If you’ve wondered why projects celebrating women in the history of rock are needed, maybe all you need to do is listen to women in rock. Stories of boys’ clubs in the industry, from record labels to journalists to fandoms, are ubiquitous, which is why so many voices are pushed to the margins, say rock historians like Tanya Pearson, director of the Women of Rock oral history project.
Marginalization happens not only on stages and studios but at the level of memory and preservation. “Canons influence how we remember the past,” Pearson writes. “Rock journalism, media, and scholarship perpetuates a one sided, androcentric rock narrative…. Women do not easily fit and so they continue to be underrepresented. If they are represented at all, they are not given the same level of attention or granted the same access to audience as their male counterparts.”
Women of Rock, a “collection of digital interviews and written transcripts housed at the Sophia Smith Collection at Smith college,” focuses “primarily on artists who have been left out of the popular rock narratives.”
Pearson and her volunteer collaborators hope that “by creating space for women, trans, and gender nonconforming artists to share their personal and professional histories” the project can “contribute to their personal and professional histories and accurate popular rock narratives.”
Pearson created the project while an undergraduate at Smith, finding herself “frustrated by the scant details available about her favorite musicians,” writes Sharon Hannon at Please Kill Me. “The main reason I started this project,” she tells Hannon, “was that it’s something I wish I had access to when I was 13 or 14,” a time in her life when she was “desperately searching for representation.” The problem wasn’t that women like her did not exist in rock, but that she couldn’t find out much about them.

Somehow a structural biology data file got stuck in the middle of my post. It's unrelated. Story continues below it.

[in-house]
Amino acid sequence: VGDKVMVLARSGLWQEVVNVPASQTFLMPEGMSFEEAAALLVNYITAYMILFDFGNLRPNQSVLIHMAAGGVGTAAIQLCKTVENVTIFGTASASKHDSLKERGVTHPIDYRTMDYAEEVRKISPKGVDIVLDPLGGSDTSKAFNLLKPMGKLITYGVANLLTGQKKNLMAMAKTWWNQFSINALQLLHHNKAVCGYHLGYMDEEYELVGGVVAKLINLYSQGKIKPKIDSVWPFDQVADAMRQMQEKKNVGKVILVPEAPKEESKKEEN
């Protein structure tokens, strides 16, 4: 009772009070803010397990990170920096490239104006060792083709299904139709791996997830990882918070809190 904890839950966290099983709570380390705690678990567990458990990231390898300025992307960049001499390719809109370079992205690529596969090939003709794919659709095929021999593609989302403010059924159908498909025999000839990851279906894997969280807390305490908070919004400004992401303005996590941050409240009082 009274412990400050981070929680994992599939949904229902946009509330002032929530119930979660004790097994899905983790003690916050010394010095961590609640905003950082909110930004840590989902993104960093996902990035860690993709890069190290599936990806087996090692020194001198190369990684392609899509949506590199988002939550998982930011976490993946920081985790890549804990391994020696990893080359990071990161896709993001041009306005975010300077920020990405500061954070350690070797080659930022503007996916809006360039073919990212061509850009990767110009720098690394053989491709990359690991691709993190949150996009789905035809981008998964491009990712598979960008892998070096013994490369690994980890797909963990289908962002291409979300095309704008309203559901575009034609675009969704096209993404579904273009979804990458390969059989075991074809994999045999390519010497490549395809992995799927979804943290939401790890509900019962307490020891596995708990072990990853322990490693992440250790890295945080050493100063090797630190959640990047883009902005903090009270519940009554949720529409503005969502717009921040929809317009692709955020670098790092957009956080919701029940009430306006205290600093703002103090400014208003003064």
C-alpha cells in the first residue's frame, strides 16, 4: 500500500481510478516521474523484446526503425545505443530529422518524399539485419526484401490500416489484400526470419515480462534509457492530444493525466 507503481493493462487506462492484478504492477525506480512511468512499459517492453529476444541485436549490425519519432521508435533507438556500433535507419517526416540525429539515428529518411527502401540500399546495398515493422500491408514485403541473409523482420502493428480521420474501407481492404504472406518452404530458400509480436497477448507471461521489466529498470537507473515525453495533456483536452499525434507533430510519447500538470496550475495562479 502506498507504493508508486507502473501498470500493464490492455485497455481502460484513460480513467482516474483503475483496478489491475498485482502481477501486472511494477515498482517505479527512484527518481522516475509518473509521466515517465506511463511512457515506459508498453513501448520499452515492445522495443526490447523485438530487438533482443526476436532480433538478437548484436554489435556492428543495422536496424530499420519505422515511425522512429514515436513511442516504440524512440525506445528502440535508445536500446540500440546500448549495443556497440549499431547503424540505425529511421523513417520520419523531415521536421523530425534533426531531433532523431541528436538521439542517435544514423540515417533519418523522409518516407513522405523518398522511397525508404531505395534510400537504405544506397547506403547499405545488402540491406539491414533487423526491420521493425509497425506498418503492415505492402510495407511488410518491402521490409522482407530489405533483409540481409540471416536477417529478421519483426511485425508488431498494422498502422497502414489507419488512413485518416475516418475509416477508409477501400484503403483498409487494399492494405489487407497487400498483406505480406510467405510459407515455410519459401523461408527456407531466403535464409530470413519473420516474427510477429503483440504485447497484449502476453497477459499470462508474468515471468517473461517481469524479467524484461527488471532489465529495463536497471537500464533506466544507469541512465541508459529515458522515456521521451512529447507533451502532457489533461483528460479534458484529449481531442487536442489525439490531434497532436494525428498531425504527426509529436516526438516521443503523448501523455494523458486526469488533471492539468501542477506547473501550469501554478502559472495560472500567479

The site’s current roster of interviewees is an interesting and impressive mix. It includes women who have been integral to punk, indie, and alternative rock—like Lydia Lunch (further up), Nina Gordon and Louise Post of Veruca Salt, Alice Bag, Shirley Manson, Julie Cafritz, Melissa Auf der Mauer, Kristin Hersh, Mary Timony, Kira Rosseler, JD Samson, Amanda Palmer, and Exene Cervanka. (Sadly, Kim Shattuck of the Muffs, who passed away recently, isn’t featured.) And there are lesser-known artists who deserve a much wider audience, like Brie (Howard) Darling, a member of the criminally underrated Fanny, and whose full interview you can see below.
All of these women have stories to tell about surviving in a “male dominated business” as Tracy Bonham says in the trailer at the top of the post. Stories about “the patriarchal system,” as Shirley Manson says in her interview further up, “that allows men to thrive” and pushes women out. All of these musicians also tell us stories about themselves—their childhoods, influences, struggles, and passions, leaving behind a record in which future women rockers and rock historians among the current generation of 13- and 14-year-old kids can see themselves.